Back in January 2016 I got a pair of Mackie CR4 speakers. They did the job by filling my apartment with music.
These speakers have a convenience feature in the form of a “powered speaker position select” switch. This switch flips audio left/right output so you can put the powered speaker (with volume knob and headphone jack) on whichever side you prefer without flipping the stereo input cable around. Problem is, the switch1 tends to fail (per Amazon reviews) after a few years.
Mine completely failed around October 2019. Mackie support informed me that they were out of warranty and I’d have to take them to a service center, which seemed like a lot of work. I thought about buying new speakers but decided to try to fix them instead.
Before I started I searched for how other people were fixing this and found forum posts talking about cutting lines to an IC (among other approaches). This struck me as the wrong approach to bypass a broken switch.
I tried to follow along with one Amazon review that mentioned soldering in jumpers, but it also mentioned cutting a trace and the jumper position didn’t make sense (perhaps because of camera angle).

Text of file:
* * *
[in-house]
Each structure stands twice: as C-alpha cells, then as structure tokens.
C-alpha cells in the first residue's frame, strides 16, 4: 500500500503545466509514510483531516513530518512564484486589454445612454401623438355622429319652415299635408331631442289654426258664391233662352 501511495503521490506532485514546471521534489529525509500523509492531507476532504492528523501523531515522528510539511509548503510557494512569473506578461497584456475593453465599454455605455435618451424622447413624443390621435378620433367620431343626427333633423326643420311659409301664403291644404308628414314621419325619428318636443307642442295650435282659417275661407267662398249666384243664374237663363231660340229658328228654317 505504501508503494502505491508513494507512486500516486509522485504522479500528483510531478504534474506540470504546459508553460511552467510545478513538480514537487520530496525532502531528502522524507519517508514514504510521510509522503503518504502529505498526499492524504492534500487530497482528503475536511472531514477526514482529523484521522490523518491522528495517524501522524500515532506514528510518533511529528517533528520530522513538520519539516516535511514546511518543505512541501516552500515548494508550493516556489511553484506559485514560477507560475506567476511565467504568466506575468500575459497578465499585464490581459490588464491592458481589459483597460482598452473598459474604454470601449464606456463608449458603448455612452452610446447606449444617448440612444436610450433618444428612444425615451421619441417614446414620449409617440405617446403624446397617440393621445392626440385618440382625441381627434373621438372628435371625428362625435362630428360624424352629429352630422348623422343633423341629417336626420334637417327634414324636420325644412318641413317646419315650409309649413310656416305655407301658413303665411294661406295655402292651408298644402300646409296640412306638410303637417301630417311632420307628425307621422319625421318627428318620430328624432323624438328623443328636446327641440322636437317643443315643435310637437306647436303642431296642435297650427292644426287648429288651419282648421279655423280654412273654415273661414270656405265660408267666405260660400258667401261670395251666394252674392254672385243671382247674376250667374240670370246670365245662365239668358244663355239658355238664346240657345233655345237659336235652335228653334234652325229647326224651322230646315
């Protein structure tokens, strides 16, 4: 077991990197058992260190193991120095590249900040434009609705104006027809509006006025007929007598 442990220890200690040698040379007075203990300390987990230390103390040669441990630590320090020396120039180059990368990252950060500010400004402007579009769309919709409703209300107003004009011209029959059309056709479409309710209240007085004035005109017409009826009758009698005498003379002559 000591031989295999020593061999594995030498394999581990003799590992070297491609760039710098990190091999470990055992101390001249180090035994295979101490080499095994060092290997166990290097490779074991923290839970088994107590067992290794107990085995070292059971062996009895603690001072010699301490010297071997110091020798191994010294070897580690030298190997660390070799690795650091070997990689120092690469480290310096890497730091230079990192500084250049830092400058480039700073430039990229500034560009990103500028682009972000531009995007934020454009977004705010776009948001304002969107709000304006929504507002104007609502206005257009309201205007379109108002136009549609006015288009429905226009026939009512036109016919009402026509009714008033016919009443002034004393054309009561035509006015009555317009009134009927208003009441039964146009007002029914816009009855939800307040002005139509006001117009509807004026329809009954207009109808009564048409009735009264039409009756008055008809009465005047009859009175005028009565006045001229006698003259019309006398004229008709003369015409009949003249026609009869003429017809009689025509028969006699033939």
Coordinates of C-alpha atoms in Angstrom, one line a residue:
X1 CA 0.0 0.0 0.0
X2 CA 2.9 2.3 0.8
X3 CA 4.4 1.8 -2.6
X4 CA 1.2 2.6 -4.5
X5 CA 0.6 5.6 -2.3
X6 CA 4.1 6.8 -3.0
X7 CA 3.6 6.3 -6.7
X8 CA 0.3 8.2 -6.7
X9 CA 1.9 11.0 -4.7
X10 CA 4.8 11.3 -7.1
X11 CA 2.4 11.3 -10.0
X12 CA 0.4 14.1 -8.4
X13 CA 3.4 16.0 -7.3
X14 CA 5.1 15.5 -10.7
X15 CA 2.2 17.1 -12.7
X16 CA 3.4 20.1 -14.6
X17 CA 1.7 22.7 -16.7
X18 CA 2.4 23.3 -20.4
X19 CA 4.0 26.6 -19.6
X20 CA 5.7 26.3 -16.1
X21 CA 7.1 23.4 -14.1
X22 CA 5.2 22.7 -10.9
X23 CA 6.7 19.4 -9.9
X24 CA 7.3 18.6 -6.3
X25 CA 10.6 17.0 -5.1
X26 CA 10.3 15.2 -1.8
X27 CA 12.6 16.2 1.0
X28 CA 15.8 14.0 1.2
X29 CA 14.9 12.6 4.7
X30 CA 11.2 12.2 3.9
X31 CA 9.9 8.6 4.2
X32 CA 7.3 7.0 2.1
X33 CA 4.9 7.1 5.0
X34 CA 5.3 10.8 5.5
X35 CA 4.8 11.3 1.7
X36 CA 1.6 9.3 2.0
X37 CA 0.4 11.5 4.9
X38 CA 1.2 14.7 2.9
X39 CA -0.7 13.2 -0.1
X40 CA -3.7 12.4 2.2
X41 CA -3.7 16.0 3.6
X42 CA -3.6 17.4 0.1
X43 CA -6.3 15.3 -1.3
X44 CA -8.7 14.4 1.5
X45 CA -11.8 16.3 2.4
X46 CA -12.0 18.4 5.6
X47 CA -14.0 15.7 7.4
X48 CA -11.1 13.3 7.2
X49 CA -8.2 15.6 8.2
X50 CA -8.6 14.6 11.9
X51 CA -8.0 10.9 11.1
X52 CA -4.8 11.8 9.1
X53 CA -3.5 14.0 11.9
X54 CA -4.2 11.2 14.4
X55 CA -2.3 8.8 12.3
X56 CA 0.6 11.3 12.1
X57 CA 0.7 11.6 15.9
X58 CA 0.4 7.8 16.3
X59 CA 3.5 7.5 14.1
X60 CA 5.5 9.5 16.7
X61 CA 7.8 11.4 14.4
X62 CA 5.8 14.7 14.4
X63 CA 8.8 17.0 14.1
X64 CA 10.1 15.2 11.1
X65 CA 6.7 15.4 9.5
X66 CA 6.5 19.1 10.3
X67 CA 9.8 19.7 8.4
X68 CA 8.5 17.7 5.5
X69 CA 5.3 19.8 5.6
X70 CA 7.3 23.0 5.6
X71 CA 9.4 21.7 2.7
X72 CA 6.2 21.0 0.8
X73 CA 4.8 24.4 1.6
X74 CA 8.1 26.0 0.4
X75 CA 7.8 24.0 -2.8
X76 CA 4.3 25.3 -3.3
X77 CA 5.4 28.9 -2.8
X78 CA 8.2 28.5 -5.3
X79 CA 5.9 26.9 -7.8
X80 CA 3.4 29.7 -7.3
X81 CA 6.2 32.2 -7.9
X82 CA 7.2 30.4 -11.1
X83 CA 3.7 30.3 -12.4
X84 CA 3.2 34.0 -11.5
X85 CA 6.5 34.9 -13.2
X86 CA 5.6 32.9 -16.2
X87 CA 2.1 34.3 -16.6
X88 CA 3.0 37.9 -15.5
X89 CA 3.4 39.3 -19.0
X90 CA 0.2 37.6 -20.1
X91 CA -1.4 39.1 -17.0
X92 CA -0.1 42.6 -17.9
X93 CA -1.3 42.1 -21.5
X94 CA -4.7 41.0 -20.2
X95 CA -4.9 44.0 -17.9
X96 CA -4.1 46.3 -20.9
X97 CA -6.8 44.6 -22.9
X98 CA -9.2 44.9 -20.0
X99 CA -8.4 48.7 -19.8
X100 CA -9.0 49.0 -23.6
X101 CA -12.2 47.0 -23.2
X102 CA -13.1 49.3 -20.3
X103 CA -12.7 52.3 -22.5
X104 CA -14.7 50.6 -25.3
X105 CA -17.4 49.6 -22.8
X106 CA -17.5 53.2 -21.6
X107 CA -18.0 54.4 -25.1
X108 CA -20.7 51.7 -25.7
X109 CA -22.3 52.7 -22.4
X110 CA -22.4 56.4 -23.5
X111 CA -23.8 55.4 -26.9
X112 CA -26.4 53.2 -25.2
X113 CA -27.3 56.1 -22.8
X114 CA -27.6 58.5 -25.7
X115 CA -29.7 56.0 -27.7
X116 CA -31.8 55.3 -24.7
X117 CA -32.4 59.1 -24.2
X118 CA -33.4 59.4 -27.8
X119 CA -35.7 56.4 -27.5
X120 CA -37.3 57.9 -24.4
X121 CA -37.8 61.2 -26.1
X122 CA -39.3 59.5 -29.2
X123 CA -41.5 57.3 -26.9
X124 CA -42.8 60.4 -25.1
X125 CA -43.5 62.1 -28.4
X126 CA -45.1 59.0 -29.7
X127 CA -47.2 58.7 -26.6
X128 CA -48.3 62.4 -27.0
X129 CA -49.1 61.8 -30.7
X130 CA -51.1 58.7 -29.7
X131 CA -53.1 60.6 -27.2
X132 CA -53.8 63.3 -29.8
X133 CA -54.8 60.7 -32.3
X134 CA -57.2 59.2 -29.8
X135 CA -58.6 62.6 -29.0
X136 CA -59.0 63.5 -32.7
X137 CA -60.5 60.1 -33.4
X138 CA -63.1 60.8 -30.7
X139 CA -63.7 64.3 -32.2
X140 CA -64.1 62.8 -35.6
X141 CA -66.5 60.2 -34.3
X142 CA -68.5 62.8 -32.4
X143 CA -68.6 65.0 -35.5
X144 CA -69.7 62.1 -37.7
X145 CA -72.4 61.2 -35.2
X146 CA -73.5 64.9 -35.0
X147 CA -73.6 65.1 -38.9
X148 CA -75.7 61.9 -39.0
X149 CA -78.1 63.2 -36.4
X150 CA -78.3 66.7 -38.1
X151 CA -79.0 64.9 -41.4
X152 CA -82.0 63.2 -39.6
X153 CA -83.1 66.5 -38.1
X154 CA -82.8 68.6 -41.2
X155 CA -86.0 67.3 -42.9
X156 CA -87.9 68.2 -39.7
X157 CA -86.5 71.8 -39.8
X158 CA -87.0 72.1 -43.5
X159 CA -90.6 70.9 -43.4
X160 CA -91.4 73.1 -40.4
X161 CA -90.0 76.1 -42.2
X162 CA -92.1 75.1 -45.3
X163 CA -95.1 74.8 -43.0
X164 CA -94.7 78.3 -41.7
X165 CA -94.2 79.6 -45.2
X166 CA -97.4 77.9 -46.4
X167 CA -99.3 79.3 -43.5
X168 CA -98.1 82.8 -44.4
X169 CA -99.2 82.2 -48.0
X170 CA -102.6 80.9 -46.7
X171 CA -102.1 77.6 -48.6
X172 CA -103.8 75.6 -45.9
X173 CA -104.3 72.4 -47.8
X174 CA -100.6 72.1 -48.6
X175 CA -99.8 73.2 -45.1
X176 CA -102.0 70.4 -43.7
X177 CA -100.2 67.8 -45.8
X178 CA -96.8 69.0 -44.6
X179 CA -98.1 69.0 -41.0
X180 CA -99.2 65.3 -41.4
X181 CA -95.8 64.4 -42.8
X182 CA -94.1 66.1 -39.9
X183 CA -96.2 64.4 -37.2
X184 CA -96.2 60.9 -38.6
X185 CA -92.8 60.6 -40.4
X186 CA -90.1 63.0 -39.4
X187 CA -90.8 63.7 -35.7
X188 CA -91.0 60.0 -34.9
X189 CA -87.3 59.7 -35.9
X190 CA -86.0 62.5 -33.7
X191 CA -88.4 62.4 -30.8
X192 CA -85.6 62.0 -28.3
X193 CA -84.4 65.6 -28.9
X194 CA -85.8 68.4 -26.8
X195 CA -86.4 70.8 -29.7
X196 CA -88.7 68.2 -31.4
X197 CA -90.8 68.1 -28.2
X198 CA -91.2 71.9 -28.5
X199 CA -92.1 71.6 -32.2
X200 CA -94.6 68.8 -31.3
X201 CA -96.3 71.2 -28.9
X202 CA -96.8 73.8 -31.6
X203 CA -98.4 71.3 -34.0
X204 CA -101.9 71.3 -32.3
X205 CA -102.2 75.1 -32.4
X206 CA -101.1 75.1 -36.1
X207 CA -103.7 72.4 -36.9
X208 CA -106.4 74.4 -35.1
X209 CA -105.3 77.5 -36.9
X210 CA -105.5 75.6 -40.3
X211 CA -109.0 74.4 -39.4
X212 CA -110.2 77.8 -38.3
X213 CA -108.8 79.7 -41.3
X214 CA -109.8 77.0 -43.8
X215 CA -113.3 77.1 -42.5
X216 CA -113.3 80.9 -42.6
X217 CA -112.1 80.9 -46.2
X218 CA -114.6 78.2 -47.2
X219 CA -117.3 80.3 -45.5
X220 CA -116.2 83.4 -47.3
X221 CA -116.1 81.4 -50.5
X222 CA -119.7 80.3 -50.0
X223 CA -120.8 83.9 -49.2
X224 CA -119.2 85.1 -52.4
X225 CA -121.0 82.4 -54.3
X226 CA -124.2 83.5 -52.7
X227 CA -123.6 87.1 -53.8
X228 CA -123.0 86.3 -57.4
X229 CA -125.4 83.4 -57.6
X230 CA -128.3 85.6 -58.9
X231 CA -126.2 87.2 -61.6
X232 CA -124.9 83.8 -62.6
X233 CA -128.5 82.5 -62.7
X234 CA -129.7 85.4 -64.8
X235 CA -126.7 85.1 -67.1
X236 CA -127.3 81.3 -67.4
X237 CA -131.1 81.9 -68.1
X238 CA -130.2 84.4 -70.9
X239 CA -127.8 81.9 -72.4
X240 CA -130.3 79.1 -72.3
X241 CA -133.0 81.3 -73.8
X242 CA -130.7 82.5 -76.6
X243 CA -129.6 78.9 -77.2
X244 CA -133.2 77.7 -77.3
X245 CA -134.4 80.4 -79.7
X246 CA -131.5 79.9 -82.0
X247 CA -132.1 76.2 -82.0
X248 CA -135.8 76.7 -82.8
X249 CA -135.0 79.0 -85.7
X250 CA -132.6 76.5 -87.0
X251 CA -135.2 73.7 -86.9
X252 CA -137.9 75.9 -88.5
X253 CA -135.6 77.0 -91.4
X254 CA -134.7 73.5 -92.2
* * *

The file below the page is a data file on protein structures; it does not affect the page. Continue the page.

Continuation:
Unplug all the cords. You could leave the audio cords connected, but you really want to unplug the power cord for safety.
Remove the nine screws around the edge of the backplate. You should be able to lift the plate out once these are removed. Be careful as there are cables connected inside.
You may need to disconnect the two white headers to get enough room to work.
Unbolt the transformer once the solder is removed. You don’t need to disconnect it, just move it enough to access the switch underneath it.
The switch is inside a foam box. I trimmed it back with cutters so I could reach the switch housing with my multitool and wiggle it loose.
Time to add jumpers! This is the part where you decide if you want the powered speaker to always be on the left or right side of your desk.
Add jumpers where the red lines indicate for left-powered, blue for right-powered (you must choose. do not connect red and blue).
The problematic switch is DPDT consisting of two metal clips that slide over blades on a circuit board. ↩︎